The Programmer's Catch 22
How to beat ridiculous job requirements
Developers Job Search
HireClub Member Colby Duhon shared a great point.
Tech sector: Wahhhh there’s a shortage of engineers!
Also tech sector: We only hire from these top ten schools and also you need two years professional experience for this entry level role
I often say many people couldn’t get the jobs they are hiring for. The list of requirements is long and sometimes out of reach for most people. But those are things you can’t control. Here’s some tips on how to get past the barriers.
1 - Get your resume reviewed.
I’ve met many competent engineers that frankly had terrible resumes. It’s an entirely different skill set than code. It helps to have professional eyes on it.
2 - Practice, Practice, Practice mock interviews.
Again it’s a different skill set than coding. But it’s much needed to get past the bar. Social skills, Quick thinking and the ability to sell yourself while remaining a team player is super useful.
3 - Side Projects!
When someone doesn’t give you an entrance, make your own door! Side projects are a great way to do that. Many engineers don’t have a url I can check and see their work. A GitHub isn’t enough. A live running product especially for Web devs is the single best thing you can do. Multiple ones are even better. In lieu of this, a stellar portfolio site goes a long way.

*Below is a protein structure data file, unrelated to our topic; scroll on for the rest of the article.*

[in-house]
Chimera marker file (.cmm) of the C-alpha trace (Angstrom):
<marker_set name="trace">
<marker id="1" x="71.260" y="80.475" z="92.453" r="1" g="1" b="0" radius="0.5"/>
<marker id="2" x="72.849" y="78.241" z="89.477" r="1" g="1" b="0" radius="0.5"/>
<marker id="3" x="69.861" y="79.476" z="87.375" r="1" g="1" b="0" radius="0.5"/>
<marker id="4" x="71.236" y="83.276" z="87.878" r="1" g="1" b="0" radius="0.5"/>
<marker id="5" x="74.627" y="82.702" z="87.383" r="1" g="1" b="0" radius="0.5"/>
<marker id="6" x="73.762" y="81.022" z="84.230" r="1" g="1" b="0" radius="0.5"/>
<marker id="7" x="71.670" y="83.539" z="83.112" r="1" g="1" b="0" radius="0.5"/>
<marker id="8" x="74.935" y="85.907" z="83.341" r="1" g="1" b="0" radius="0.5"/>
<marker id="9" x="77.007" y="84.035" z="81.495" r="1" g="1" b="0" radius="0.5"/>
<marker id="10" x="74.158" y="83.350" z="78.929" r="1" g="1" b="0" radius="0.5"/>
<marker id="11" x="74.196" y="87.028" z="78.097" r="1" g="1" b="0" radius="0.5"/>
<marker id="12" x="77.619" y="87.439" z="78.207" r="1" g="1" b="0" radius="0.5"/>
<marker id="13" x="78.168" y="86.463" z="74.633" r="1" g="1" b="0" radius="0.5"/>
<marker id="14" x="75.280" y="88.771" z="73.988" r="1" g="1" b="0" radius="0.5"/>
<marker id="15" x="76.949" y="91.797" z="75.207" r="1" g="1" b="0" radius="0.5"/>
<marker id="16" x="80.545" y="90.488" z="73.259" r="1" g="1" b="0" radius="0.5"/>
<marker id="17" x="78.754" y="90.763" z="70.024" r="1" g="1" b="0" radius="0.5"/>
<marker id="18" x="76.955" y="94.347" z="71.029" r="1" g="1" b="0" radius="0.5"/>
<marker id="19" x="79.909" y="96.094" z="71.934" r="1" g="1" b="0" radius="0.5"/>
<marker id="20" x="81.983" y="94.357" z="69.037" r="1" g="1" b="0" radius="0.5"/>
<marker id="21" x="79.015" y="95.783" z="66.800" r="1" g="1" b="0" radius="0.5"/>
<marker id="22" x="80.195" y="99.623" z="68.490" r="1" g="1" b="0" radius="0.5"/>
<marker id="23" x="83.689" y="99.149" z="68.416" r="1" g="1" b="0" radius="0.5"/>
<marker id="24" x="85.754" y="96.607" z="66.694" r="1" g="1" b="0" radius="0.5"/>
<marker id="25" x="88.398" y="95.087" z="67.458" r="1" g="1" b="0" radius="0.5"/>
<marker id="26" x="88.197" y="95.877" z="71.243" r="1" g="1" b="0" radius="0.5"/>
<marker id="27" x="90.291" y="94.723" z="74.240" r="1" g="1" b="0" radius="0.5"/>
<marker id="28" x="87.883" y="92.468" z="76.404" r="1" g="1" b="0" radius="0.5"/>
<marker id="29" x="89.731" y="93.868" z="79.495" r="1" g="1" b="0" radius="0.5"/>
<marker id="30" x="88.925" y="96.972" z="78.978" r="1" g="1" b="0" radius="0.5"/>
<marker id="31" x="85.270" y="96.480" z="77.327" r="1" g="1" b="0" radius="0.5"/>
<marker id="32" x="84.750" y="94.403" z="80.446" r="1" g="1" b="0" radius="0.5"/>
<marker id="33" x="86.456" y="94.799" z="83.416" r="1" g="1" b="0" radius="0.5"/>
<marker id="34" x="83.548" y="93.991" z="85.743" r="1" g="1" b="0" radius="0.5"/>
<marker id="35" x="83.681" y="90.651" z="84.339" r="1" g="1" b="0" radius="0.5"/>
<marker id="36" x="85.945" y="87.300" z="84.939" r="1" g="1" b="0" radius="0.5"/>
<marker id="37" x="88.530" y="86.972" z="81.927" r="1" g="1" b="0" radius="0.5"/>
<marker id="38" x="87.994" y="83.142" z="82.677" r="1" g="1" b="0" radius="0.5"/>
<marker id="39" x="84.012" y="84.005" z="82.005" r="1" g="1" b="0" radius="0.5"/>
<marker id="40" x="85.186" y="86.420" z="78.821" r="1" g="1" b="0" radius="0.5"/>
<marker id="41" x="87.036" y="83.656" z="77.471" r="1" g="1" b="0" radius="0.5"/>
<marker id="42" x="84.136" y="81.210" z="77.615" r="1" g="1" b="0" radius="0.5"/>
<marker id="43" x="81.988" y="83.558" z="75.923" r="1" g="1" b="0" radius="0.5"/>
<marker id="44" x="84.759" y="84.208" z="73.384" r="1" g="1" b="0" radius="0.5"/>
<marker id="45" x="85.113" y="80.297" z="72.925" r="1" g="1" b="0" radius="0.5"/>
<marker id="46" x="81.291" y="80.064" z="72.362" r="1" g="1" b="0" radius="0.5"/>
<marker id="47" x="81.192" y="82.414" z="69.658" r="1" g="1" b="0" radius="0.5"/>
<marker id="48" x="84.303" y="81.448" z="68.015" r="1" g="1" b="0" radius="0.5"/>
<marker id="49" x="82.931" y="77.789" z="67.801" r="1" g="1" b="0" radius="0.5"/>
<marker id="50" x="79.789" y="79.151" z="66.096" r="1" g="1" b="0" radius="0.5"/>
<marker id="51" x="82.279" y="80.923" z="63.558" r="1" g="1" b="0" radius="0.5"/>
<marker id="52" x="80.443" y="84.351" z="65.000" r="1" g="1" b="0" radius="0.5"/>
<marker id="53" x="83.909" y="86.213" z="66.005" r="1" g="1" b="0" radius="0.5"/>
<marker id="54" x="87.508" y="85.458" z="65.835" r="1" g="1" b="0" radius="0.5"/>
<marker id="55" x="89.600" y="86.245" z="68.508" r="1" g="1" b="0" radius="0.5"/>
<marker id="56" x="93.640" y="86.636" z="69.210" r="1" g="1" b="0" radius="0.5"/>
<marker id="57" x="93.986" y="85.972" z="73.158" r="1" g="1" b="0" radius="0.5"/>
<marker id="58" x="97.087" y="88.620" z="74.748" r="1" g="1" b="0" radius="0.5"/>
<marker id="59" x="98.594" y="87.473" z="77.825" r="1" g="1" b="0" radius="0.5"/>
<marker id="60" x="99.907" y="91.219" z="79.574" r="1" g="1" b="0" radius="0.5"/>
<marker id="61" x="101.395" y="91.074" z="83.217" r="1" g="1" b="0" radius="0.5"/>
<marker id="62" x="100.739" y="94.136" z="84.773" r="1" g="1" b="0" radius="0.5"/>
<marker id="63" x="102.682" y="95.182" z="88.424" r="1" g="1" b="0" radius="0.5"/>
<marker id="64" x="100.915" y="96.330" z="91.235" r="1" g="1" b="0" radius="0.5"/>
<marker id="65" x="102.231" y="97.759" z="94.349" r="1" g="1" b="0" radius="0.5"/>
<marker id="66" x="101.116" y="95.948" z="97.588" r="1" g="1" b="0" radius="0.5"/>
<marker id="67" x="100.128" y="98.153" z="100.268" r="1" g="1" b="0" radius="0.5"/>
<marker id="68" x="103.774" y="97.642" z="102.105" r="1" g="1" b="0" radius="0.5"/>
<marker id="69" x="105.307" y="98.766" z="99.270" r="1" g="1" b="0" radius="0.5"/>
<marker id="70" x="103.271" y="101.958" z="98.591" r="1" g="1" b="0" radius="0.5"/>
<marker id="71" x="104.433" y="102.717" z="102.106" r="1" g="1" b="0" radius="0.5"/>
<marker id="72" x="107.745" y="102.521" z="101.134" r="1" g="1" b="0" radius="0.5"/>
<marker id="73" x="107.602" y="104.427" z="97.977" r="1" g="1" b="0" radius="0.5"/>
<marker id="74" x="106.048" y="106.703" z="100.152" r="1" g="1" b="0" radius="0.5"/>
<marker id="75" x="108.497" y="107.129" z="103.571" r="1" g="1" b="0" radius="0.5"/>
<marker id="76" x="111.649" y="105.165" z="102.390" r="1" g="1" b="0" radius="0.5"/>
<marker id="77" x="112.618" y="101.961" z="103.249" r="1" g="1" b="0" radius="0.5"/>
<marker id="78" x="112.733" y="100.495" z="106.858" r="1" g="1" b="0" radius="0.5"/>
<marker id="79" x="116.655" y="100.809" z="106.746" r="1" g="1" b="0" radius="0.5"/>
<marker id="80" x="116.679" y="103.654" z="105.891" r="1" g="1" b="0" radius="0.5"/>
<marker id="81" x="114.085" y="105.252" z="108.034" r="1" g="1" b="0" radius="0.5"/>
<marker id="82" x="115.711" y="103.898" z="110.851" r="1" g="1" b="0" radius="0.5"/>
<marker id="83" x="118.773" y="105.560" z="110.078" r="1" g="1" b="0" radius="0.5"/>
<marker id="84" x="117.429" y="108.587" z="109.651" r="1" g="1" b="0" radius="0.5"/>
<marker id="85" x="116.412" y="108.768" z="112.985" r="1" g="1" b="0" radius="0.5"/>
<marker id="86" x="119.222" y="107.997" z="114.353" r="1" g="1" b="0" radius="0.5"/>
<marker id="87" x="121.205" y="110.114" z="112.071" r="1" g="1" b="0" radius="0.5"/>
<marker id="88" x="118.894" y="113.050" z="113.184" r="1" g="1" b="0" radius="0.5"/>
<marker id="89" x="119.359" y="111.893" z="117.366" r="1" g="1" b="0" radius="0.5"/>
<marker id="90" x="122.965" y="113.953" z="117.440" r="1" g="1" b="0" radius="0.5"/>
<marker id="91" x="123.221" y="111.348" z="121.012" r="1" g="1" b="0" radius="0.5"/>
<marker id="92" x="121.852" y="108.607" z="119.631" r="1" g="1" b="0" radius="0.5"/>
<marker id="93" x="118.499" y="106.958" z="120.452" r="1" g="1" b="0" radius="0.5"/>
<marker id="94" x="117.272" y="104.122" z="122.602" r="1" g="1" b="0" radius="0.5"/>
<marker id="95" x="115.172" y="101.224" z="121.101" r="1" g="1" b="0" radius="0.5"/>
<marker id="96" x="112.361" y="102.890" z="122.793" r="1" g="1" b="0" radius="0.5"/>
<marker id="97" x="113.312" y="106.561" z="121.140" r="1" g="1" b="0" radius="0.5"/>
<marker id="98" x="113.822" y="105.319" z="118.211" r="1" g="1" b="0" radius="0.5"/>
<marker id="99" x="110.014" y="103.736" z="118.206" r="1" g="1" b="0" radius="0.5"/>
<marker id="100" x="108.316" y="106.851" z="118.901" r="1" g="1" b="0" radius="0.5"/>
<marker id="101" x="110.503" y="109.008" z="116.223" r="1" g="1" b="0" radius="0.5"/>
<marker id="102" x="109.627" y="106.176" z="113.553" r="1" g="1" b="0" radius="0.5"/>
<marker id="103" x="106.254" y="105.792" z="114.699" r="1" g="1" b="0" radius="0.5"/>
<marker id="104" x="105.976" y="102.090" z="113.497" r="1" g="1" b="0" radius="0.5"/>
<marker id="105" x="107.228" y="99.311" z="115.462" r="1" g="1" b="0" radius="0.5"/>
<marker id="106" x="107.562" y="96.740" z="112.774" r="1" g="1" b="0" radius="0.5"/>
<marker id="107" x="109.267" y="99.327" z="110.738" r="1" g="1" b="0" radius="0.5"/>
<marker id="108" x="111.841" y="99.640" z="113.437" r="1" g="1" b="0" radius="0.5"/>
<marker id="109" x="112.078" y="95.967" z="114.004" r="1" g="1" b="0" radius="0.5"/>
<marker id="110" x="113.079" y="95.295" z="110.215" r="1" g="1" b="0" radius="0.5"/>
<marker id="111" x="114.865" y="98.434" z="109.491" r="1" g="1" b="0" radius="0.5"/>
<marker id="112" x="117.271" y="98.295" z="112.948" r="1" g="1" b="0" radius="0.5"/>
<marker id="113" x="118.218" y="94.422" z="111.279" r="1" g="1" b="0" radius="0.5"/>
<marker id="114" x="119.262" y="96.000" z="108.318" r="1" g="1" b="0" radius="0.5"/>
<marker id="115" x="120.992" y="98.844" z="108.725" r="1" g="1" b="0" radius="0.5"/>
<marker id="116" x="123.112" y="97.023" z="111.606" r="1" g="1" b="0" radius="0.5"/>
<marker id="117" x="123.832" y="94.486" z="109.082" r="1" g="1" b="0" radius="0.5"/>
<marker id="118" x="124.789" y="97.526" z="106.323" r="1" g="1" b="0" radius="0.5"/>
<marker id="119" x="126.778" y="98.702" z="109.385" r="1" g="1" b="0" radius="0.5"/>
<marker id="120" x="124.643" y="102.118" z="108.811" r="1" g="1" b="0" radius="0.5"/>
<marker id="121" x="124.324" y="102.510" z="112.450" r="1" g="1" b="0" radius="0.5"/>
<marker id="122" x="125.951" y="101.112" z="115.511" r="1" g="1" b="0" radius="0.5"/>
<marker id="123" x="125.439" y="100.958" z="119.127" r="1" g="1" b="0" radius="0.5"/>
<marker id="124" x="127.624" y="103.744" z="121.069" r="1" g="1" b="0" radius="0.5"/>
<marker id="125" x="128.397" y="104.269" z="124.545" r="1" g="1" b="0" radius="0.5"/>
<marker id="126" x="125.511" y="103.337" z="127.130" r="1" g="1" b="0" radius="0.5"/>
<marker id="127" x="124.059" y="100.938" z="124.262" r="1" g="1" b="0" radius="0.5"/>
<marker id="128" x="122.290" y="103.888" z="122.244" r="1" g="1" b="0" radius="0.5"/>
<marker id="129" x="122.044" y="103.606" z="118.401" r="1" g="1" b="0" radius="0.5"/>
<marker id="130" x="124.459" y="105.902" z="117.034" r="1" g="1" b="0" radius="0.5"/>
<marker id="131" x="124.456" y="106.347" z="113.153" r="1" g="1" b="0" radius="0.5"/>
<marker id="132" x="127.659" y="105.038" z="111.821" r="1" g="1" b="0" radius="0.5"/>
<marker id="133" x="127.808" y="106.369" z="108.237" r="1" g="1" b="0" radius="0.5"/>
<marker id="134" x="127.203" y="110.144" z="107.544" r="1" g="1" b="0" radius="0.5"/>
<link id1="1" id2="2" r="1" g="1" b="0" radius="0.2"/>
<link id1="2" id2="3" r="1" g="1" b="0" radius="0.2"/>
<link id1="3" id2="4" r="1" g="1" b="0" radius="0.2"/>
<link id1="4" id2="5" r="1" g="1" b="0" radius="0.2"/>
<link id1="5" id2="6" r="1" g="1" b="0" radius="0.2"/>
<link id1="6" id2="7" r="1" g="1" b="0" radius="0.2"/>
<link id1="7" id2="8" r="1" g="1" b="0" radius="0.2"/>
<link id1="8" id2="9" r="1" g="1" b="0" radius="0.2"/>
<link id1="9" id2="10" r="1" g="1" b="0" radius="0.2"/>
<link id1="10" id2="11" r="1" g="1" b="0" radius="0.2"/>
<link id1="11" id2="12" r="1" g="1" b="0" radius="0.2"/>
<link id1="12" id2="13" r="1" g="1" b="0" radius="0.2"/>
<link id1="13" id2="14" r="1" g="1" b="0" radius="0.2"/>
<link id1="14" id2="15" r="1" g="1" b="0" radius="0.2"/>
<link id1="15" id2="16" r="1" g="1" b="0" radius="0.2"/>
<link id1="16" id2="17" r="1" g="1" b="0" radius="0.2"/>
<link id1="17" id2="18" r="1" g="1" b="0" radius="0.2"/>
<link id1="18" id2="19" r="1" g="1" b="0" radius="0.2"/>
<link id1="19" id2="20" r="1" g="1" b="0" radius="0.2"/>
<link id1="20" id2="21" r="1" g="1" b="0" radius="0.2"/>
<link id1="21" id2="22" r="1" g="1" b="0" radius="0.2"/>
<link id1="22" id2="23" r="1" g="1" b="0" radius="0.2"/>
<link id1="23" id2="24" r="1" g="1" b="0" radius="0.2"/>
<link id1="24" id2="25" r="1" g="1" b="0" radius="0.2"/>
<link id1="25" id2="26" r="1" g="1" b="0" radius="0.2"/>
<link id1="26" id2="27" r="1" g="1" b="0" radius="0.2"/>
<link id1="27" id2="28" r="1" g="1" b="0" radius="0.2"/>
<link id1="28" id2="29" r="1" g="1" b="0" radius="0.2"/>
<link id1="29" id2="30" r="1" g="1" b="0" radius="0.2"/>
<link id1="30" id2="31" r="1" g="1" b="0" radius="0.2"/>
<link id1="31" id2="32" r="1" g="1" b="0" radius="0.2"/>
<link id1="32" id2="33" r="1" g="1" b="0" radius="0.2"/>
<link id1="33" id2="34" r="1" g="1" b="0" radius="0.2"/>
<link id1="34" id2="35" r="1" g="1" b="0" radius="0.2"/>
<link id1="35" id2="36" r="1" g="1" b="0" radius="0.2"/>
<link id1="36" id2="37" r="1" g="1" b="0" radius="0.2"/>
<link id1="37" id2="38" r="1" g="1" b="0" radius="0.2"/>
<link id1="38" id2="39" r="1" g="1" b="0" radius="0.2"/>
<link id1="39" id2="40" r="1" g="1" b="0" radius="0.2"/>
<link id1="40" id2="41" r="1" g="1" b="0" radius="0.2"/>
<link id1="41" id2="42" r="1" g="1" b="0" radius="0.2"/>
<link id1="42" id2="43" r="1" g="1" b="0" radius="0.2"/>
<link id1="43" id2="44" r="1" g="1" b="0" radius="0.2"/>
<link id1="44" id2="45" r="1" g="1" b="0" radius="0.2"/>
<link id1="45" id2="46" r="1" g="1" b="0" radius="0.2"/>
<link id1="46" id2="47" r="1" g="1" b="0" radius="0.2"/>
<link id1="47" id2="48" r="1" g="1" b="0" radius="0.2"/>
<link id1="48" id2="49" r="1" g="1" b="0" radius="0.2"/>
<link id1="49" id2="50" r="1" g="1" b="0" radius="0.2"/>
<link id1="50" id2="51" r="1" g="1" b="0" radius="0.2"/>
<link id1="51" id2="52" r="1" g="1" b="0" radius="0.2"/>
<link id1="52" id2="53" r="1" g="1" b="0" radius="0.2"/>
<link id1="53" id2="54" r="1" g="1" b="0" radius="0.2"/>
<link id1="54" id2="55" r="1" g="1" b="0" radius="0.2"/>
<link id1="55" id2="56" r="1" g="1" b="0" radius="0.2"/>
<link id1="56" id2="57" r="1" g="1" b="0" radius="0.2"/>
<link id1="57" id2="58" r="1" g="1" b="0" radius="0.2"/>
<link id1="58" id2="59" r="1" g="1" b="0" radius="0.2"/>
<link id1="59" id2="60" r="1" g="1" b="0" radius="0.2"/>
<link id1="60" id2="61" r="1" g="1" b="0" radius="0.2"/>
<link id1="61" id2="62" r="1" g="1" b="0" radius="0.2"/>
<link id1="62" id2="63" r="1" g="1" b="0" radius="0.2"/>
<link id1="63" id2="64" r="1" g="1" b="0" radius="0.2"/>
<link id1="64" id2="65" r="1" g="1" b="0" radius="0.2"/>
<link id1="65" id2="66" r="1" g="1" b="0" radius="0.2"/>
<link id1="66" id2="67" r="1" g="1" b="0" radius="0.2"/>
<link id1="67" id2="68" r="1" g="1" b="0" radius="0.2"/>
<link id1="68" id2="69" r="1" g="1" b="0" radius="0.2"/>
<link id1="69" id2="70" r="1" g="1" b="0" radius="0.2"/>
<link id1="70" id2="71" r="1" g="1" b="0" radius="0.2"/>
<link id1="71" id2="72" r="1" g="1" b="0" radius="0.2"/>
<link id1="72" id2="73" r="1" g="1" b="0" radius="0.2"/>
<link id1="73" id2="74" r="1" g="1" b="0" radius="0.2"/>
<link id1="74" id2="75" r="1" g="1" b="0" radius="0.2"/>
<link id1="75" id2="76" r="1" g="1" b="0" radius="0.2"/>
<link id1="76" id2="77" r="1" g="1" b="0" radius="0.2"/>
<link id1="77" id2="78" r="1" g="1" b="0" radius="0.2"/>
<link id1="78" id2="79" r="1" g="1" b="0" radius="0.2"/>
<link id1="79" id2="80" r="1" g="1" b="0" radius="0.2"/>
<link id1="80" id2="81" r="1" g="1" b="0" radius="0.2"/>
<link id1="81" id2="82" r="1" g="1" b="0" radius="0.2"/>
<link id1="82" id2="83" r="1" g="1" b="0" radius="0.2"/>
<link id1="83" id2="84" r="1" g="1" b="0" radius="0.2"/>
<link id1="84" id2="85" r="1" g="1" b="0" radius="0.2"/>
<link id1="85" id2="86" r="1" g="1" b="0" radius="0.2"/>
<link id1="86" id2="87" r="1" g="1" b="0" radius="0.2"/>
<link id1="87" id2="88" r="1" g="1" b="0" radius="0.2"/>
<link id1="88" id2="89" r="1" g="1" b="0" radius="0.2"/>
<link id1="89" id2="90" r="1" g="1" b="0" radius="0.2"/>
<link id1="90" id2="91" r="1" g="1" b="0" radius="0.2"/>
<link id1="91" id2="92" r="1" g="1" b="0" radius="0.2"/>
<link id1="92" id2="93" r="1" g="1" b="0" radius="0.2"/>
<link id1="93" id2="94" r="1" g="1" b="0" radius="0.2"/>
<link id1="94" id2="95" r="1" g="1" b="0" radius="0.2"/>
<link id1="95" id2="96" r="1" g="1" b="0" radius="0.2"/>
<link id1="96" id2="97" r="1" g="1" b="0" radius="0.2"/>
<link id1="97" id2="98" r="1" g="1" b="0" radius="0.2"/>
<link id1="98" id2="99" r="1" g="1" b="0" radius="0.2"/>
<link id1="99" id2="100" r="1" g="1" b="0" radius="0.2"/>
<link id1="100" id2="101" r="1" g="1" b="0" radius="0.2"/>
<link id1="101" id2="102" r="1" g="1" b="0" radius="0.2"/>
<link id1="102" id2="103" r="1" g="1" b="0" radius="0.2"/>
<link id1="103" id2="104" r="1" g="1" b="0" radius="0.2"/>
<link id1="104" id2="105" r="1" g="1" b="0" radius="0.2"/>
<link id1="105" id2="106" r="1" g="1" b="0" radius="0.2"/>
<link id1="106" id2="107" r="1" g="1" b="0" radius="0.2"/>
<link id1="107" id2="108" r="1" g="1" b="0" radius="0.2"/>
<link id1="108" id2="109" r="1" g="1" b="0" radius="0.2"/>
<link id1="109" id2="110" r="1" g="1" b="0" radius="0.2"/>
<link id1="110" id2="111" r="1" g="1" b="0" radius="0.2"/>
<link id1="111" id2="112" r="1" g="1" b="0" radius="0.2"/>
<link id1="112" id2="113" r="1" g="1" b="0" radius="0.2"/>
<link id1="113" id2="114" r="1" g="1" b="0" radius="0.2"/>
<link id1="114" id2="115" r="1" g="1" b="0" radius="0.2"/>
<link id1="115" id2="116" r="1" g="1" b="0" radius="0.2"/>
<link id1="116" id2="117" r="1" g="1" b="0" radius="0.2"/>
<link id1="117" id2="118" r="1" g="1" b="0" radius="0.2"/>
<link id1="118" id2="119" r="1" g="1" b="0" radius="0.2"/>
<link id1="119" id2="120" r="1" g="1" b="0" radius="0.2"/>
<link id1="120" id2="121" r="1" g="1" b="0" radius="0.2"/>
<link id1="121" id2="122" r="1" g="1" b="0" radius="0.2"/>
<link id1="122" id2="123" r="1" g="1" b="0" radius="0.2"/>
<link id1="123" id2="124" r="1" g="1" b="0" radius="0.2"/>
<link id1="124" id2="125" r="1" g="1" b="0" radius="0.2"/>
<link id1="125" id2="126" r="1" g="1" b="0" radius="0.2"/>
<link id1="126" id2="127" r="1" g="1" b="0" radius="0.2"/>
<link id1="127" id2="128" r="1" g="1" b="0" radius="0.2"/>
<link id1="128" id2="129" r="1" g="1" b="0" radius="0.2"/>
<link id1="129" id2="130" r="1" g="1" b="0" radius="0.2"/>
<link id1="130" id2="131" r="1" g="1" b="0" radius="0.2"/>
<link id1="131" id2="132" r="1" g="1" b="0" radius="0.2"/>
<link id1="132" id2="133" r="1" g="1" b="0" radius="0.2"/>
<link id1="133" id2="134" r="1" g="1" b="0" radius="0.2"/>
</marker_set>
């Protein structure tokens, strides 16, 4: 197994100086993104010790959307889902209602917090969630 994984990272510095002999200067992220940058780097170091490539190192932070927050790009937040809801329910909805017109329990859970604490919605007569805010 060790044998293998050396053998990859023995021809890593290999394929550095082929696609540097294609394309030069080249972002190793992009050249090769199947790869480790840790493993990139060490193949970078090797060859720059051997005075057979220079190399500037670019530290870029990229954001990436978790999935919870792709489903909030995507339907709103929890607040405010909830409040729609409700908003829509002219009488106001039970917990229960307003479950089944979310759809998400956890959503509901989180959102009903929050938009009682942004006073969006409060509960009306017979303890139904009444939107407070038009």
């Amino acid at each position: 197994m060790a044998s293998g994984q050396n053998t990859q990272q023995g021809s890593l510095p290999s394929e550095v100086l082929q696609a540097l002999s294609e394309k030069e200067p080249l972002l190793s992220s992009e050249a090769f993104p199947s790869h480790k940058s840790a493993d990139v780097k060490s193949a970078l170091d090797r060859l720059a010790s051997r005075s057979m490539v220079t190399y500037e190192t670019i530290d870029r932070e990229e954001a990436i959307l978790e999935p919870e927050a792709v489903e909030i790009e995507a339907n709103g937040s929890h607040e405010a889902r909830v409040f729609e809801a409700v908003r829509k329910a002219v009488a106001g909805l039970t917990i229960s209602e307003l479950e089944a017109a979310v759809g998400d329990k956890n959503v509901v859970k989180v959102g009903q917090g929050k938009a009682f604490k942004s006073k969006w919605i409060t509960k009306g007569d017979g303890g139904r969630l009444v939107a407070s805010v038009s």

4 - Writing Skills.
Code is language. So embrace Medium, Twitter, FB and more and start building your writing skills. Those who can eloquently explain ideas, often master them. Make tutorials for yourself so you don’t forget a skill.
5 - Teamwork Skills.
While it’s frustrating so many companies aren’t always the best at hiring, the bar for excellence is quite high. Every company wants Facebook level engineers because everyone wants great products. If you are Dev, teaming up with another designer or product manager to make a side project can be very useful to up your skills. It’s not just coding skills, but teamwork skills.
6 - Practice, Practice, Practice.
I’ve probably made 20 or 30 side projects. Some are still up with people testing. I iterate and get better. I write the same code again solving the problem in a different way. The industry right now doesn’t offer much in the way of training for junior Devs so your best bet is on your own. If you are stuck you can always help us on building HireClub!